Minto

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Queensland Under 20 Emerging Origin squad for 2020
Colleen Edwards
Thu 19 Dec 2019, 05:32 PM

Queensland Rugby League has named 28 players to be part of this year’s Queensland Under 20 Emerging Origin squad for 2020.

The squad features some exciting young talents, with four players making their NRL debuts this past season - Tanah Boyd (Gold Coast Titans), Xavier Coates (Brisbane Broncos), Tom Dearden (Brisbane Broncos) and Tino Fa’asuamaleaui (Melbourne Storm).

Coates was also QRL's XXXX Representative Player of the Year, Hamiso Tabuai–Fidow was the joint winner of the Auswide Bank Mal Meninga Cup Player of the Year award and Tom Gilbert was the Intrust Super Cup Rookie of the Year.

The squad will meet for their camp, supported by the Queensland Academy of Sport, on the Sunshine Coast in late January.

QRL game development and high performance manager Joe McDermott said gathering the players in a group environment such as this was vital to ensure the next crop of players knew not only how to fulfil their roles in a team through effective preparation, but also helped to educate them on what it meant to represent Queensland.

“These camps are a key way for us to help foster team bonding where the players can create mateship which will last throughout their playing days and beyond,” McDermott said.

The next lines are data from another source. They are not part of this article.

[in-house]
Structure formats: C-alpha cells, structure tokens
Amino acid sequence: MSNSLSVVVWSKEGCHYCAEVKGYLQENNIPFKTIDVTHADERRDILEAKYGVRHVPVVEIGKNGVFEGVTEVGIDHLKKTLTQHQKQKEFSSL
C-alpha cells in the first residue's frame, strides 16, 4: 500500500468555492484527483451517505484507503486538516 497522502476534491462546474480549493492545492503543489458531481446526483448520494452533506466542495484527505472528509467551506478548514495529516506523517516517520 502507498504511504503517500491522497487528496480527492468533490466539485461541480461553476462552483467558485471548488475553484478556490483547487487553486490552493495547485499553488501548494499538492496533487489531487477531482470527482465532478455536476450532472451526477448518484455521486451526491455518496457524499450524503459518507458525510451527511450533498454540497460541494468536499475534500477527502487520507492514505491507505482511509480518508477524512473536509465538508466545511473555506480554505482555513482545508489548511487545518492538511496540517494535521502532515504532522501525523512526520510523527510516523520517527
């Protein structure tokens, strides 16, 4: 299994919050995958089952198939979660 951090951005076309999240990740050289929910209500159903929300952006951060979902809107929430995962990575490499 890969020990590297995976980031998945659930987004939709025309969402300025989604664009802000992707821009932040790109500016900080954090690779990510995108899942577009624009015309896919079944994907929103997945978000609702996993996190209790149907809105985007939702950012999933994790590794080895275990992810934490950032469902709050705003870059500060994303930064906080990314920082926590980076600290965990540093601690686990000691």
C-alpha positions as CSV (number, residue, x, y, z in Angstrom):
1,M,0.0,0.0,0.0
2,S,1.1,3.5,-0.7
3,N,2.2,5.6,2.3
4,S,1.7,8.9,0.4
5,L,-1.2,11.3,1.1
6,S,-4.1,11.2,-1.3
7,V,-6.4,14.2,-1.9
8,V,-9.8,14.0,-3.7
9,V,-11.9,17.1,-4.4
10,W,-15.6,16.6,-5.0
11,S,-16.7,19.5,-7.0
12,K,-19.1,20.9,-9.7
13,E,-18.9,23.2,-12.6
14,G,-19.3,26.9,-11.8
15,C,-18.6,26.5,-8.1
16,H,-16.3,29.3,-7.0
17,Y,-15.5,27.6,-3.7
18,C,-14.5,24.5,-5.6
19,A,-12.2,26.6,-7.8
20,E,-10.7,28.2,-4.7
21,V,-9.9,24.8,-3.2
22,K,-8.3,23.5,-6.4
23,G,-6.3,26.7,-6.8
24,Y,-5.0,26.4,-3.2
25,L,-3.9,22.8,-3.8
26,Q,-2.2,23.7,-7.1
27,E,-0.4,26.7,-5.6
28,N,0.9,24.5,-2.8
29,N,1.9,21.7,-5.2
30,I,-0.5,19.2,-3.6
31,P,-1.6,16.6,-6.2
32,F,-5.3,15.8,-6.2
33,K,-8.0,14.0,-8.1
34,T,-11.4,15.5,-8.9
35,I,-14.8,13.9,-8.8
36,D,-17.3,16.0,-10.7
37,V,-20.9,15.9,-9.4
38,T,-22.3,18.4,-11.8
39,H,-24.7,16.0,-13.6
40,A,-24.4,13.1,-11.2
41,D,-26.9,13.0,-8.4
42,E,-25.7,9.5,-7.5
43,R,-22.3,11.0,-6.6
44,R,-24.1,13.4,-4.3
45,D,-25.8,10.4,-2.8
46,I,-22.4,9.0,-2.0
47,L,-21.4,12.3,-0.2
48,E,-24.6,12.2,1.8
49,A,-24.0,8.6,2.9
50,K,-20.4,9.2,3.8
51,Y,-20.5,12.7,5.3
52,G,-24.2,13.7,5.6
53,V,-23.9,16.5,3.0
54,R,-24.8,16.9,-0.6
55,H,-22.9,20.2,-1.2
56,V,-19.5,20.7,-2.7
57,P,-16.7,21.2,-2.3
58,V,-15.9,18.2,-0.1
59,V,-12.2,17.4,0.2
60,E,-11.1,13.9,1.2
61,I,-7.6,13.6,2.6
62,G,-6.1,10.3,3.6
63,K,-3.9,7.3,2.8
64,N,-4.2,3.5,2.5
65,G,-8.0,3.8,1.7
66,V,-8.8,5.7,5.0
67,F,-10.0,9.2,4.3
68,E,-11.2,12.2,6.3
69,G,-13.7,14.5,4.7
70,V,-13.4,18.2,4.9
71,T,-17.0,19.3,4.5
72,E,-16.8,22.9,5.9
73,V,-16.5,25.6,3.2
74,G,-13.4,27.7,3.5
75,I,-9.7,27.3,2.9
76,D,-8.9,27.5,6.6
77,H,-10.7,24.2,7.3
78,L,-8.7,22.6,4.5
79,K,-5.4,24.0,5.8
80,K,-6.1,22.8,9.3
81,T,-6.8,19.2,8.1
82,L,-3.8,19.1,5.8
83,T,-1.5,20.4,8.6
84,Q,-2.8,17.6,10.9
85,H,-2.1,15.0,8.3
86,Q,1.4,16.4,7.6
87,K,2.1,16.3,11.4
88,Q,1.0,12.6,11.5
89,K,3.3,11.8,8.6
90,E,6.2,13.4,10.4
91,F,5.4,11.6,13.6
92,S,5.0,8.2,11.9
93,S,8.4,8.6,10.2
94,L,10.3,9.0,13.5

“We as the QRL and all the staff involved in the camps work hard to make sure the Maroons culture is ingrained in future talent.”

The squad will be put through their paces by coach Ben Woolf, who has seen firsthand what many of the players can do, including Juwan Compain, Ioane Seiuli and Coates who he coached the Tweed Seagulls' Intrust Super Cup team this past year.

Queensland Under 20 Emerging Origin squad
Daejarn Asi (North Queensland Cowboys)
Dan Atkinson (Melbourne Storm)
Michael Bell (North Queensland Cowboys)
Tanah Boyd (Gold Coast Titans)
Jack Bowyer (Melbourne Storm)
Geordie Brand (Sydney Roosters)
Ethan Bullemor (Brisbane Broncos)
Xavier Coates (Brisbane Broncos)
Juwan Compain (Gold Coast Titans)
Ben Condon (North Queensland Cowboys)
Tom Dearden (Brisbane Broncos)
Tino Fa’asuamaleaui (Melbourne Storm)
Tom Gilbert (North Queensland Cowboys)
Alofi Khan-Pereira (Gold Coast Titans)
Heilum Luki (North Queensland Cowboys)
Trent Loiero (Melbourne Storm)
Jack Martin (Brisbane Broncos)
Tesi Niu (Brisbane Broncos)
Cory Paix (Brisbane Broncos)
Tristan Powell (Gold Coast Titans)
Riley Price (North Queensland Cowboys)
Jake Simpkin (Wests Tigers)
Jarrett Subloo (Canberra Raiders)
Ioane Seiuli (Gold Coast Titans)
Garrett Smith (North Queensland Cowboys)
Hamiso Tabuai–Fidow (North Queensland Cowboys)

Adrian Trevilyan (Canberra Raiders)
Sebastian Winters-Chang (Canterbury Bulldogs)

https://www.qrl.com.au/news/2019/12/19/queensland-under-20-emerging-origin-squad-for-2020/
 

Chemicalspill

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Queensland Under 20 Emerging Origin squad for 2020